Anonymous Coward | about a year ago | (#43481633)

> too bad it was posted anonymously.

What part of privacy did you not understand?

Re:People Need to Realize (1)

ciderbrew (1860166) | about a year ago | (#43481843)

Dave is that you?

Re:People Need to Realize (2)

Impy the Impiuos Imp (442658) | about a year ago | (#43481897)

Is it interesting? Corporate profits keep shelves jammed with things.

The real evil is the privacy laws doesn't extend to government, which continues to root through things.

Are you in Europe? Ask your grandma. She has experience with governments peeking when they shouldn't, and/or "wonderful" places that outlawed corporate profits.

Re:People Need to Realize (2)

moronoxyd (1000371) | about a year ago | (#43481959)

My grandparents lived through one and my parents and me through the other.

I still prefer living in Europe with it's (mostly) reasonable privacy laws rather then living in the US where corporate interests trump everything, often enough including the law.

Re:People Need to Realize (1)

lxs (131946) | about a year ago | (#43482353)

Shit man, you often make some interesting points in this place but your whole "teh gubmint iz ev!l" thing is getting really old.

Re:People Need to Realize (1)

Darinbob (1142669) | about a year ago | (#43486477)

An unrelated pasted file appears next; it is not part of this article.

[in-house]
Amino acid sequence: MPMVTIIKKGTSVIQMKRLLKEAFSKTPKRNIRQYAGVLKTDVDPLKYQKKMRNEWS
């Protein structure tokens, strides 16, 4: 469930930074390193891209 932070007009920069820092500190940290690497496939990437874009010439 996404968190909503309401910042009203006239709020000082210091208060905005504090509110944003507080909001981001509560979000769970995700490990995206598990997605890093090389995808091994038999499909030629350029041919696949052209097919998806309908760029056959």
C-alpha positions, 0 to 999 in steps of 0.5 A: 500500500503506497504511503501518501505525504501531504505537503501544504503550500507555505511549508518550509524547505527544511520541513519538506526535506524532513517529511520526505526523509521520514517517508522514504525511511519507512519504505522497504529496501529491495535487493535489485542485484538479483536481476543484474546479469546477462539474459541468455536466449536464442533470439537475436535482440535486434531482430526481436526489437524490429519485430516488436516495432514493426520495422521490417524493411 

The shelves are jammed with things we don't need.

Re:People Need to Realize (1)

Anonymous Coward | about a year ago | (#43481717)

The debate is what constitutes privacy, what level of privacy, under what circumstances can you be seen as voluntarily sacrificing that right, etc.

All you're doing is creating a black and white straw-man to avoid real conversation.

Re:People Need to Realize (2)

Seeteufel (1736784) | about a year ago | (#43483029)

No the debate is whether US corporations understand they have to adhere to our laws and stop the astroturfing bullshit in nations that are not their own. I mean, I don't care if Google corrupts Washington but in Europe I expect them to behave or leave.

Re:People Need to Realize (1)

AmiMoJo (196126) | about a year ago | (#43483927)

And before someone says it they won't leave because Europe is a massive market, bigger than the US. All this bullshit about companies leaving markets is just that - they will comply with the law as long as they can still turn a profit, even if that profit is reduced.

Re:People Need to Realize (1)

QuasiSteve (2042606) | about a year ago | (#43481807)

They have a RIGHT to try.

And that right - which I agree is a perfectly valid right - is exactly why the effect these directives/laws have had are not in line with what was desired.

Basically you've now got a bunch of websites that do one of three things: